According to Lakoff &Johnson, (1980:4) the language of argument within the concept ‘argument is war’ is literal, not fanciful, poetic or fanciful. A good illustration of the concept ‘argument is war’ can be found in journalistic comment on political discussion.
Legislation under threat as upper house takes on the government […] forced to pay attention […] sustaining their opposition […] How far could the unelected upper house take its battle with elected MPs? […] a savvy operator who has formed a formidable alliance with the Lib Dem leader […] stayed up into the early hours negotiating. […] But the battle was a symbol of escalating tensions […] that threatens […] This week's stand-off […] Emboldened, they have stood their ground.
The Guardian, (22/11/03: 13)
All this from one article describing a disagreement between the members of the House of Lords & elected MPs. The use of metaphorical expression emphasizes the level of discord between the two groups, & without the use of these metaphors it would be less easy to highlight the intensity of this conflict. Another example of this common conceptual metaphor can be found in a scientific text book about quantum physics & is a perfect example of Lakoff & Johnson's definition of the concept ‘argument is war’.
Each attack on the Copenhagen interpretation has strengthened its position. When thinkers of the calibre of Einstein try to find flaws with a theory, but the defenders of the theory are able to refute all of the attackers’ arguments, the theory must emerge the stronger for its trial.
An interesting metaphor from a magazine article about Hungary likens the country to a garment, & although this is an example of novel metaphor the connotation is apparent & Kincses’ use of these additional components enriches the meaning of the text.
Next year, Hungary is set to join the EU, finally aligning itself more with the west than the east. This has long been Hungary's dilemma, says Kincses, who likens the country to “Europe's coat, where left and right, east and west, are buttoned together, where the garment is most vulnerable to wear and tear".
The Guardian Weekend, (22/11/03)
Another metaphorical concept, as described by Lakoff & Johnson, (1980:7) is that of ‘time is money', this is one of those previously mentioned metaphors that are so common that it has almost ceased to be seen as a metaphor, e. g. spending time, saving time, wasting time, “I have been wasting quite a lot of time investigating these sites. ", The Guardian Weekend, (22/11/03:7) “It's more about how I want to spend my time. ", (ibid:25)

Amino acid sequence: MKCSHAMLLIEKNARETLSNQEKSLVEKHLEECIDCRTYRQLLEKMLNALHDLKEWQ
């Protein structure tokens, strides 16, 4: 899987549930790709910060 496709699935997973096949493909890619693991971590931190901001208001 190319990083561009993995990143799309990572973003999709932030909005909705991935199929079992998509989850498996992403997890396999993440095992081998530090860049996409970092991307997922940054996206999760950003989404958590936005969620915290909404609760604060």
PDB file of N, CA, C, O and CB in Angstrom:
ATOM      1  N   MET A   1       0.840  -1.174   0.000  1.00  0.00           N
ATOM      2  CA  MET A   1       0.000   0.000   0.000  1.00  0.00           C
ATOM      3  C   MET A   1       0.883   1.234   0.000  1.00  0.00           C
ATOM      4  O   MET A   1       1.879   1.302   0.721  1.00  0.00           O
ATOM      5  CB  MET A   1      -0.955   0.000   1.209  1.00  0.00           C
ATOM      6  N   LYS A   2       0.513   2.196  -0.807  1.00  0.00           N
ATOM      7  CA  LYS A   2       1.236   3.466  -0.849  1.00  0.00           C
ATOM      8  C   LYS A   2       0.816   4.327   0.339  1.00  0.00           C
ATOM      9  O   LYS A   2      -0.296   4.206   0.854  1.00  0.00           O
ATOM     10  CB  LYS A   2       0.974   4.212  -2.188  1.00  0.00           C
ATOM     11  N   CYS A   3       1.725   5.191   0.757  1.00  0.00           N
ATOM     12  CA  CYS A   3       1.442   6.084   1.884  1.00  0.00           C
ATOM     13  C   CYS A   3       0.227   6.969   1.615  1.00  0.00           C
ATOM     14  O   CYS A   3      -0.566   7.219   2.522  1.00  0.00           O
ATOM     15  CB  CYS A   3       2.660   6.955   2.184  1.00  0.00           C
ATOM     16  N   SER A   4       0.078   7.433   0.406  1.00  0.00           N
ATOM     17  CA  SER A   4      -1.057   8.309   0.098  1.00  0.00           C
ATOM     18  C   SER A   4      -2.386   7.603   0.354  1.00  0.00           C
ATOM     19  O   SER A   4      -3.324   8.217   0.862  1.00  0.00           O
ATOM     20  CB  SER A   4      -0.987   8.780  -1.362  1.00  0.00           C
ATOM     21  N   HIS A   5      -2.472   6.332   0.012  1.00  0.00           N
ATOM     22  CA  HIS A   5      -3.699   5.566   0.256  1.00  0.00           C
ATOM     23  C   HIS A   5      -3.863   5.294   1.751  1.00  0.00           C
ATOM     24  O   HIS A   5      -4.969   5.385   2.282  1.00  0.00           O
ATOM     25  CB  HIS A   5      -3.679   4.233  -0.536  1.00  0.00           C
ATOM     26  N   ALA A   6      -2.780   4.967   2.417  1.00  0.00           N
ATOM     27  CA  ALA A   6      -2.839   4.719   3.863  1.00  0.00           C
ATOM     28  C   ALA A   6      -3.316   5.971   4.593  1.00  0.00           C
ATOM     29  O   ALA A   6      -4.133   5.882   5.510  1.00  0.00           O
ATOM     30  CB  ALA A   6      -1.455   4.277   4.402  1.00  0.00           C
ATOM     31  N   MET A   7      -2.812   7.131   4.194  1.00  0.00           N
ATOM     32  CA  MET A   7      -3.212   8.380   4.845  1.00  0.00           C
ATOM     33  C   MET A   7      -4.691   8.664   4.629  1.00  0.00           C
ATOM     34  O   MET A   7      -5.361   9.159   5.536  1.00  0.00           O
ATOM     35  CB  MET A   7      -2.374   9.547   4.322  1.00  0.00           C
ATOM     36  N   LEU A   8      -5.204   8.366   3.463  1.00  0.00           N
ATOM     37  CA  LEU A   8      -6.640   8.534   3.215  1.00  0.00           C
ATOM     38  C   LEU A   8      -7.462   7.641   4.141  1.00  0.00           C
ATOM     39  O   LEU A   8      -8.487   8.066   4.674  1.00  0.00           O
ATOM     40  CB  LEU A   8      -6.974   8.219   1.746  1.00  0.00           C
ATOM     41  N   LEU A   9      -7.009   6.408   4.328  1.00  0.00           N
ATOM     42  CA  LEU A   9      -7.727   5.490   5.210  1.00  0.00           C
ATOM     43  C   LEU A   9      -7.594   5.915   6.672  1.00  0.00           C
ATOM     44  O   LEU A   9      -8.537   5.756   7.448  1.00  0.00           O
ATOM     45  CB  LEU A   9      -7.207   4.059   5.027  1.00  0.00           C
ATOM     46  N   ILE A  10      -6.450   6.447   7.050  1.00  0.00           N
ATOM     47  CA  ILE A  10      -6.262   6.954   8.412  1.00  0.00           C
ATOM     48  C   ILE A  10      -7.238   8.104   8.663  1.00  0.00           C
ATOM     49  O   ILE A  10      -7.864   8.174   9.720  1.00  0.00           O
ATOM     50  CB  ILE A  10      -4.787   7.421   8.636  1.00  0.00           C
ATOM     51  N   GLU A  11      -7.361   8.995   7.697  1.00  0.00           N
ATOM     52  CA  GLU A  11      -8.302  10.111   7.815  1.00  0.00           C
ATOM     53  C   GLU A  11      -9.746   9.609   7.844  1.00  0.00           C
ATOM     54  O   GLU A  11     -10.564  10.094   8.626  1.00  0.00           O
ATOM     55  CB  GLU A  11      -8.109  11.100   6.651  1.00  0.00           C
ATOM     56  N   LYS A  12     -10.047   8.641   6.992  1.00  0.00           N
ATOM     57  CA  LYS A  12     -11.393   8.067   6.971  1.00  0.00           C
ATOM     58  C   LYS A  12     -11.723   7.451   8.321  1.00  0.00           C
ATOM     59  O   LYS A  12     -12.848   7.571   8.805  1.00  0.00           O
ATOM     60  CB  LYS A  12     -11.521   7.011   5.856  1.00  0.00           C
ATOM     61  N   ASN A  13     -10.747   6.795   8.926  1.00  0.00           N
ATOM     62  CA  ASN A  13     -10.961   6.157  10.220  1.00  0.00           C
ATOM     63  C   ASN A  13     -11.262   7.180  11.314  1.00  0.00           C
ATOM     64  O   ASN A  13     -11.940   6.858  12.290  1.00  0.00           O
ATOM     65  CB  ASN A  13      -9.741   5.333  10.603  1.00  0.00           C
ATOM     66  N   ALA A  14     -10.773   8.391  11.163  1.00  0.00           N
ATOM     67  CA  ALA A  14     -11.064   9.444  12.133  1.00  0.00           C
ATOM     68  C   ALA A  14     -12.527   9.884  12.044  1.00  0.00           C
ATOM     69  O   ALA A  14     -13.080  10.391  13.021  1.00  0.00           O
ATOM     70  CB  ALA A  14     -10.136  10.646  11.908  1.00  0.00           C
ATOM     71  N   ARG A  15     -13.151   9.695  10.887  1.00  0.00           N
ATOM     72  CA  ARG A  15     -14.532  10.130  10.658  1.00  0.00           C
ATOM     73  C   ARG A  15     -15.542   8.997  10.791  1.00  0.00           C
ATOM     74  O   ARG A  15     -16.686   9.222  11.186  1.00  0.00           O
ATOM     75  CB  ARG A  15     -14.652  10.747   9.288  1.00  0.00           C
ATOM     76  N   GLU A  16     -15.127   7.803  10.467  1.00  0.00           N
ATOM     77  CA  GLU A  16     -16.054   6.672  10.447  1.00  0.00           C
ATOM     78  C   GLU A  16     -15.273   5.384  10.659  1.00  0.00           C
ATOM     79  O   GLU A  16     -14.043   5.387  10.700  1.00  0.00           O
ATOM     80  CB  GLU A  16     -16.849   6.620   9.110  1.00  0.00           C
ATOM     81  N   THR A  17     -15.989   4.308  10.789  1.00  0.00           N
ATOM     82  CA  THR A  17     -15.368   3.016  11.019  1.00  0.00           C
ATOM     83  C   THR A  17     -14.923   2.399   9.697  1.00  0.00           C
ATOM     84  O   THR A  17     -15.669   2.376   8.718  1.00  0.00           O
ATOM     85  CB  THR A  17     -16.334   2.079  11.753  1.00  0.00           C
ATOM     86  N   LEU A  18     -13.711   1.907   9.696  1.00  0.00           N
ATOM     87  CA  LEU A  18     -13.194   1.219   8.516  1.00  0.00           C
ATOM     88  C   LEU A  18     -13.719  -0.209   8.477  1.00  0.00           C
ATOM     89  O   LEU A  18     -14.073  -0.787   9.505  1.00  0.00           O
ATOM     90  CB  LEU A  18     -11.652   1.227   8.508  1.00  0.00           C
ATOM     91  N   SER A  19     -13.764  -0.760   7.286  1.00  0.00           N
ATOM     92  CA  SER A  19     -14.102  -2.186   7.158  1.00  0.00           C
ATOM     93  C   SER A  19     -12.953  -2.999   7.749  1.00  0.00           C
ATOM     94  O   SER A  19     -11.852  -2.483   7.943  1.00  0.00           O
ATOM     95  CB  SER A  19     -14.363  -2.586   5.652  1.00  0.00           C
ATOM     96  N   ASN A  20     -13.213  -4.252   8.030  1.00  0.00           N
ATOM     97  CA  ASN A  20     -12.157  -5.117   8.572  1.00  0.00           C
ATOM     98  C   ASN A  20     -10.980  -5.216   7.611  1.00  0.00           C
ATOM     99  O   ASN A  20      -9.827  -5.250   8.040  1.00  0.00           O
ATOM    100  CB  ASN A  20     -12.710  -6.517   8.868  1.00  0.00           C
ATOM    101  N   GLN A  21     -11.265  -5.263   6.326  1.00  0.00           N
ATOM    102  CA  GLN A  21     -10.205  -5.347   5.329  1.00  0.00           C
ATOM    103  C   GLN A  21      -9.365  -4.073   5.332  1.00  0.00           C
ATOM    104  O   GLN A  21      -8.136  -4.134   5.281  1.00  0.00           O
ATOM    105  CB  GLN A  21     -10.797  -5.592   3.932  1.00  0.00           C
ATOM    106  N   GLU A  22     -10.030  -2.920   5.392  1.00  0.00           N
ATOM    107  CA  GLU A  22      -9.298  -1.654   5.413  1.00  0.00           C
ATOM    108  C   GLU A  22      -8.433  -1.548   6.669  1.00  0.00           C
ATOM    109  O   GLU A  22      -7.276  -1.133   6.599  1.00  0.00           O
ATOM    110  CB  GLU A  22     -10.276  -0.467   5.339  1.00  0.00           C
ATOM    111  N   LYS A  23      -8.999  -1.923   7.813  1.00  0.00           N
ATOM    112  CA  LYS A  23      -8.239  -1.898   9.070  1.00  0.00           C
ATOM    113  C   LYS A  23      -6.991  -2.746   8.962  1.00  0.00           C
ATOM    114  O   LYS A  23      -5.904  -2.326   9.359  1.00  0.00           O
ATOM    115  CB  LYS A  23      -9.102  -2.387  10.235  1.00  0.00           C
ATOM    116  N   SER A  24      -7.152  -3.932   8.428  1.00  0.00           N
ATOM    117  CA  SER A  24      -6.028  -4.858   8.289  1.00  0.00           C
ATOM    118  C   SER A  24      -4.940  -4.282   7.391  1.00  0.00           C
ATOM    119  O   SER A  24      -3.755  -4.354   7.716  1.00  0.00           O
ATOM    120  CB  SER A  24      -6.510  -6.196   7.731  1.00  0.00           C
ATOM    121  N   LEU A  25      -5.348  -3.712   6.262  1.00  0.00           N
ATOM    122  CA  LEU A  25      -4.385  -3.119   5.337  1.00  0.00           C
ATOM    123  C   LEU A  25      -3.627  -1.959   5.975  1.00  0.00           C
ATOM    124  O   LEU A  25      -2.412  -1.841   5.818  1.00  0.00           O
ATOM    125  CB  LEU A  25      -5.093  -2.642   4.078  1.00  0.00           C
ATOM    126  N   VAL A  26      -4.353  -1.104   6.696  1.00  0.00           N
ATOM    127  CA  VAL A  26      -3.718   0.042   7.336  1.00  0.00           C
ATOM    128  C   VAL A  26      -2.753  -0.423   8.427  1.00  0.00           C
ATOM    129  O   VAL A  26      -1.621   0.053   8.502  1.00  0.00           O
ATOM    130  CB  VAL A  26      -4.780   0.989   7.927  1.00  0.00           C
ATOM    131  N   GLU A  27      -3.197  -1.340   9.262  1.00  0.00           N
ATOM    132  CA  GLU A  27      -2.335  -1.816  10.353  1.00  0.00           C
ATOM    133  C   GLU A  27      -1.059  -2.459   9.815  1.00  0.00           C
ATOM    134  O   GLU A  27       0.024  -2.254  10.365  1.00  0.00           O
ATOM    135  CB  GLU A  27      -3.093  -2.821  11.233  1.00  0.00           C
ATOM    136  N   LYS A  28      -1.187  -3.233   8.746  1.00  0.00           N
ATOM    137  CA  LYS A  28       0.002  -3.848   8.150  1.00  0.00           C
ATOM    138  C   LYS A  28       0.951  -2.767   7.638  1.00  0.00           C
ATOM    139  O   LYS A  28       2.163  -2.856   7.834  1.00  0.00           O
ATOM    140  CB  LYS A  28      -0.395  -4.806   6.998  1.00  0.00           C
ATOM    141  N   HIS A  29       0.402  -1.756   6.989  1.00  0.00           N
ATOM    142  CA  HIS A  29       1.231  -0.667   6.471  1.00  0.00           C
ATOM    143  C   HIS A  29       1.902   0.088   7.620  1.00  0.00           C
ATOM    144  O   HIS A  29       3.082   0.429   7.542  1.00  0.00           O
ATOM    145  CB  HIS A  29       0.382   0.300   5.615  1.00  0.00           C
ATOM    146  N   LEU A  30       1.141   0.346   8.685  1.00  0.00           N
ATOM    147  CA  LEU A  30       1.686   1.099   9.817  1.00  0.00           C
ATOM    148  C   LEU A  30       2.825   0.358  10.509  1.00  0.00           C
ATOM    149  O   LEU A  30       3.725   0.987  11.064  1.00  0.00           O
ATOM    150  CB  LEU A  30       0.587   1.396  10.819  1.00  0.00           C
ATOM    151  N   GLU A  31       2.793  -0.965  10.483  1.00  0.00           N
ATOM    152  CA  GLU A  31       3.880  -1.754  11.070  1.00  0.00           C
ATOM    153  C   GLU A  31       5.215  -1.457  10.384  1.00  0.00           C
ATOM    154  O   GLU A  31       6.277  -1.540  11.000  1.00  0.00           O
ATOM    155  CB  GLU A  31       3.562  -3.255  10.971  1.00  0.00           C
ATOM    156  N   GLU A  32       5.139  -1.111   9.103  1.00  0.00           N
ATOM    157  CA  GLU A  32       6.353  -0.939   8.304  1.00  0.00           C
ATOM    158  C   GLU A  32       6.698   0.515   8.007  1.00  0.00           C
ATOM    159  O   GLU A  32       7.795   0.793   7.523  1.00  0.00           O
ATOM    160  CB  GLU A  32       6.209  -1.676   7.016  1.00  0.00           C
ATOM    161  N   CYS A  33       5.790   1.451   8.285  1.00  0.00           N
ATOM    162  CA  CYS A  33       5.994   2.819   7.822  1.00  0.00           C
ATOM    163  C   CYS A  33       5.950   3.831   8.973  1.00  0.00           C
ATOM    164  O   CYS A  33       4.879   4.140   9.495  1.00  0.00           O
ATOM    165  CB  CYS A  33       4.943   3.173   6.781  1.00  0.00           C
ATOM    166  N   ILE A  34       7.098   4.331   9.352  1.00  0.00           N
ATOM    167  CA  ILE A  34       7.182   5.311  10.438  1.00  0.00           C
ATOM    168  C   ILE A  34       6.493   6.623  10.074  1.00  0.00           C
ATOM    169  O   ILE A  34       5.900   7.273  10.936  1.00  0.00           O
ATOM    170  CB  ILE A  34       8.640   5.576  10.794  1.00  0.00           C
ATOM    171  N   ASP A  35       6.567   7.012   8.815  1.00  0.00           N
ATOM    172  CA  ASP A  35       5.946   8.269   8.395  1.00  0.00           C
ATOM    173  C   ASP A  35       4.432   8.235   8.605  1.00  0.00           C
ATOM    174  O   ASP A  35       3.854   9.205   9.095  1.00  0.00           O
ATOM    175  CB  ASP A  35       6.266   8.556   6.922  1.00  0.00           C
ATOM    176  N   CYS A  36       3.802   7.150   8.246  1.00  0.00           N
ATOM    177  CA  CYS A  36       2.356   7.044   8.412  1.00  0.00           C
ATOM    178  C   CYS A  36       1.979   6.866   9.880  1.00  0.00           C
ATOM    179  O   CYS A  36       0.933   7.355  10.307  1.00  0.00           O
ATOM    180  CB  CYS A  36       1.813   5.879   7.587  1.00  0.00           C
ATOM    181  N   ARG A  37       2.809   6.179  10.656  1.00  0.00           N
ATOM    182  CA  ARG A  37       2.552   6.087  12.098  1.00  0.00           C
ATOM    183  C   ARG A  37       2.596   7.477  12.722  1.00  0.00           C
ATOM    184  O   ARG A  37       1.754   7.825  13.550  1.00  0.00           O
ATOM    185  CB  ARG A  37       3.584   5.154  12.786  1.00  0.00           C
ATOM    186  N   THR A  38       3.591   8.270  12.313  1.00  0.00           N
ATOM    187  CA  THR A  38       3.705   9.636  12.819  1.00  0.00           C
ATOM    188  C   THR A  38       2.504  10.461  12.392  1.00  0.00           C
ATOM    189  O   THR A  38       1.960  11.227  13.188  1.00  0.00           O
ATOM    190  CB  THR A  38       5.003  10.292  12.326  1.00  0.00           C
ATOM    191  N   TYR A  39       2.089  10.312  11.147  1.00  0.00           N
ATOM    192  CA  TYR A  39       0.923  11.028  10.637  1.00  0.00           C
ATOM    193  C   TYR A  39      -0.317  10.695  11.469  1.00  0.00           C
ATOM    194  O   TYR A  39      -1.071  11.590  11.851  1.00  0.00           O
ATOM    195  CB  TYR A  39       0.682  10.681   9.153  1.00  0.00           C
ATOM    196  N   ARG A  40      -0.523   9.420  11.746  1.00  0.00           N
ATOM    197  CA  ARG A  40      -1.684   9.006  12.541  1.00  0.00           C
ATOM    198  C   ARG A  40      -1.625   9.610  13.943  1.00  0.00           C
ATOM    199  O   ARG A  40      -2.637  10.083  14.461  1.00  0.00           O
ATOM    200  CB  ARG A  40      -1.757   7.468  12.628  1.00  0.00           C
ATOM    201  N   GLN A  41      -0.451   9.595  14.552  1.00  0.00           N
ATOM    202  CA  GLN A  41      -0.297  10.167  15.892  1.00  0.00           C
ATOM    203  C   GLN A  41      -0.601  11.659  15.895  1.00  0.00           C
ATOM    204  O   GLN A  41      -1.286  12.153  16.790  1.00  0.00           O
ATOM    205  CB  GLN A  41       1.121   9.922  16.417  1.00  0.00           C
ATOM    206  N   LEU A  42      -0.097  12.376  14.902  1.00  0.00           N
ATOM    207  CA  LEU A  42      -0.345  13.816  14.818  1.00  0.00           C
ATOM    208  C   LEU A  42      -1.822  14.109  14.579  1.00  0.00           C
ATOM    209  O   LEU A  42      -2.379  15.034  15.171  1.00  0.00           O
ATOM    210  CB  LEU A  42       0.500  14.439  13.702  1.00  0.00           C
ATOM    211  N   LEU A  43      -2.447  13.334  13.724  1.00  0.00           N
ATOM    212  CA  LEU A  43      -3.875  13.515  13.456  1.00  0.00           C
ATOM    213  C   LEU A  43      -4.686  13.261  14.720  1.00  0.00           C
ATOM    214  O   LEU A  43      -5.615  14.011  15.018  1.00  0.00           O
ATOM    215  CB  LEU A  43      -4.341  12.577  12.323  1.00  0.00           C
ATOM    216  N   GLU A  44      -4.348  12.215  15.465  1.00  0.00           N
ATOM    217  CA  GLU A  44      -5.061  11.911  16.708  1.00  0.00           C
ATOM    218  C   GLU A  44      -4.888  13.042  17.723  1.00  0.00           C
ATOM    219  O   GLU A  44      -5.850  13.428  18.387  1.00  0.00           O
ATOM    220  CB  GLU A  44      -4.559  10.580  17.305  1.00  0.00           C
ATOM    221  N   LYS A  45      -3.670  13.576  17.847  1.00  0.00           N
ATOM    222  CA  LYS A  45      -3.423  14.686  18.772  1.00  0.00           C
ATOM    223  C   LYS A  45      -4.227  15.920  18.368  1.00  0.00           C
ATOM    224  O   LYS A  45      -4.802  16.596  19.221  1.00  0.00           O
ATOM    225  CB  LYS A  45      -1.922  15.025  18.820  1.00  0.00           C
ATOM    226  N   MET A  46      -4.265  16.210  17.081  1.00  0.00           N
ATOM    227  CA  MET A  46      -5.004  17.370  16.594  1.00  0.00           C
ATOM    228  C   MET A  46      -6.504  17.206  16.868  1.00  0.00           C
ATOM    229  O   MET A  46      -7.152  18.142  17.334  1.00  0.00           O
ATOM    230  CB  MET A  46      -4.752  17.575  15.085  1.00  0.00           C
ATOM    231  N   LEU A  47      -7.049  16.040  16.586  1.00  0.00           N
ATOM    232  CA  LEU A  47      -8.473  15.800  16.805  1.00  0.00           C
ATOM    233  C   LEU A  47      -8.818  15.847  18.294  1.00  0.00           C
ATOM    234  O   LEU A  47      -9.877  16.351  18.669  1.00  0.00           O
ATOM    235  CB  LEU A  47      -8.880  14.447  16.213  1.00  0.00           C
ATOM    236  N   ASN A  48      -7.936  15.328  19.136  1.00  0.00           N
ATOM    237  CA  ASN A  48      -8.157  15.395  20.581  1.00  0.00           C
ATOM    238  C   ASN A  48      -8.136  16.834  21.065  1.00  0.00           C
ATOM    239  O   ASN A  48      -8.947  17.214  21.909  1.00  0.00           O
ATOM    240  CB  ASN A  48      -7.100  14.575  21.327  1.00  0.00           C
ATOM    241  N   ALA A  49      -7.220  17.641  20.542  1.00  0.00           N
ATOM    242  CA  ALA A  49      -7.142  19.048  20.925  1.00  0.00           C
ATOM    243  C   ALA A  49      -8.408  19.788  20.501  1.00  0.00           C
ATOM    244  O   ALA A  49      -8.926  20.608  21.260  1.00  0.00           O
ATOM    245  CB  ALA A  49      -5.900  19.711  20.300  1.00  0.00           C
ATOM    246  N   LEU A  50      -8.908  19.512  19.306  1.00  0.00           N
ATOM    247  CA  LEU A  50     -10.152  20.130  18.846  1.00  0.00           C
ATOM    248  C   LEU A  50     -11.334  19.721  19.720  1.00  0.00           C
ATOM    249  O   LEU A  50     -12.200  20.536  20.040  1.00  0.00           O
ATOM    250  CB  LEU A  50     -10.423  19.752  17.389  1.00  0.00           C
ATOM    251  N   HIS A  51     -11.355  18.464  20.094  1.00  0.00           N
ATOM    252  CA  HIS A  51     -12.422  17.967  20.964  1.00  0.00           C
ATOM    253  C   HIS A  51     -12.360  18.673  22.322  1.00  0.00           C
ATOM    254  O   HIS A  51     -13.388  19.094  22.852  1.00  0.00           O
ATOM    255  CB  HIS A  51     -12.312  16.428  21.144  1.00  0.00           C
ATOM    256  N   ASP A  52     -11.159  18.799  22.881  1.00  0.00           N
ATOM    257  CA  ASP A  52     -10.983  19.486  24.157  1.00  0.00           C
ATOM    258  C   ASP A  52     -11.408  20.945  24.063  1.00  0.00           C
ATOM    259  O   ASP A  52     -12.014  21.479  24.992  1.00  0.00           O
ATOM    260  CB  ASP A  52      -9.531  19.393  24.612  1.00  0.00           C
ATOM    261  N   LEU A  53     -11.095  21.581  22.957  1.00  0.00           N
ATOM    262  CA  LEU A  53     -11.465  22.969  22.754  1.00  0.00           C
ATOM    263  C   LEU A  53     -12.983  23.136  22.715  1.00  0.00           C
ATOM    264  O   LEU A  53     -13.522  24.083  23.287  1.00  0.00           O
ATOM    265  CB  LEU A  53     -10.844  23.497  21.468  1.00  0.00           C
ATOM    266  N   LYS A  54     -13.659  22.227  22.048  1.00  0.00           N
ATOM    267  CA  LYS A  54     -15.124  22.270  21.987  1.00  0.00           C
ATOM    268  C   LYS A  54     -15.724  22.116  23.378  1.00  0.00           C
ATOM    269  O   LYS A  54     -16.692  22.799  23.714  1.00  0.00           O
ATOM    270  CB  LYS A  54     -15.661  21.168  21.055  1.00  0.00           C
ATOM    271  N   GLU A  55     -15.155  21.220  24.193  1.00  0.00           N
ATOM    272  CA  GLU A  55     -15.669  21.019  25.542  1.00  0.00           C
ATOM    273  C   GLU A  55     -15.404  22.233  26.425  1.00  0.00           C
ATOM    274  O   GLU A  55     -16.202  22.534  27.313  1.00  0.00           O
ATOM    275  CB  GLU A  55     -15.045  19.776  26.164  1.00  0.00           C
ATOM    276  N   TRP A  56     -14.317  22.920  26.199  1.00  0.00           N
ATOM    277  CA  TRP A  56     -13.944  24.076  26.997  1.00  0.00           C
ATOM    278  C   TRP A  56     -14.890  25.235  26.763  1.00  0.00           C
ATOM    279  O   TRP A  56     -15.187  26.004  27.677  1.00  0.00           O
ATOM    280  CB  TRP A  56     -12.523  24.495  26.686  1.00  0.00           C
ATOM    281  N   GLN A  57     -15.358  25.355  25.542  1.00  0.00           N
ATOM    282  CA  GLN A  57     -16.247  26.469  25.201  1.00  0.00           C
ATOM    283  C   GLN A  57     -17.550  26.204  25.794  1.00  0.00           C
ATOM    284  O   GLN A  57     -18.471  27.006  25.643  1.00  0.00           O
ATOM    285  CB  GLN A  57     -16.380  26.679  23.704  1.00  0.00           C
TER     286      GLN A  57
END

The following example of general use of metaphorical expression is included purely for its funniness & needs no explanation.
I once had two giggly young women asking me if they could touch my head, which they did, resoundingly, saying they had “never done a slaphead before".
The Guardian Weekend, (22/11/03)
Orientational metaphors give a concept spatial orientation, such as happy is up, sad is down, Lakoff &Johnson, (1980) “And she chooses without too much concern for the ‘upward trajectory’ of her career. ", The Guardian Weekend, (22/11/03:25)
Metonymy is often more obvious than metaphoric concepts as it usually concerns direct physical or causal associations, it is similar to metaphor, although more focused, being referential & facilitating understanding.
Examples of metonymy seem less common in written discourse, although those that there are seem to be quite effective & understandable within the context they are presented in. “Scores of Labour MPs still plan top-up revolt. ", Evening Standard, (05/01/04) Here ‘top-up’ refers to university top-up fees for students proposed by the government & would be obvious to anyone who reads newspapers or watches the television news. “There'll always be a place for plastic. ", Evening Standard, (19/12/03) Here ‘plastic’ is referring to credit cards, a common & easily understood use of metonymy. “The midfielder was felled in a crunching tackle from his former team-mate Mauricio Taricco, who somehow escaped a second yellow. " The Guardian, (27/12/03) The metonymic use of ‘yellow’ here refers to a yellow card, used as a first warning, & in this case, yellow has a 2nd (metaphoric) definition; being awarded two yellow cards in a game of football is equal to a red card, from which follows expulsion from the game, therefore ‘second yellow’ is a metaphor for a red card. What this example of metonymy (& metaphor) refers to here may not be clear to everyone, but would be immediately apparent to anyone with even a rudimentary knowledge of the rules of football.
According to Lakoff & Turner, (1989: xi) metaphor is a tool that is accessible to everyone, even children are familiar with everyday metaphor, they also declare that metaphor aids our understanding of ourselves & the world in ways that no other forms of thought can & that it is essential to our imagination & to our reason. How could we explain & understand new or difficult concepts without recourse to metaphor, without the resource of explaining an event or object in terms of another we would be at a loss when attempting to describe new experiences. In some cases metaphorical expressions are not immediately clear, this would usually be due to language or cultural differences, & within one's own language even novel or unusual metaphors are normally easily understood, often aided by contextual information surrounding the metaphorical expression. This is in accord with Baker, (1992) who maintains that texts by themselves are neither coherent nor incoherent, that the coherence of a text is dependent on the capability of the reader to make sense of it by its relation to what s/he already knows or is familiar with. Wittgenstein, (1953) states that verbal expressions are substitutes for more basic or natural forms of behavior, this too goes well with the opinion that human thought processes are metaphorical in nature; our verbal expressions being extensions of our thoughts, & our attempts to communicate them.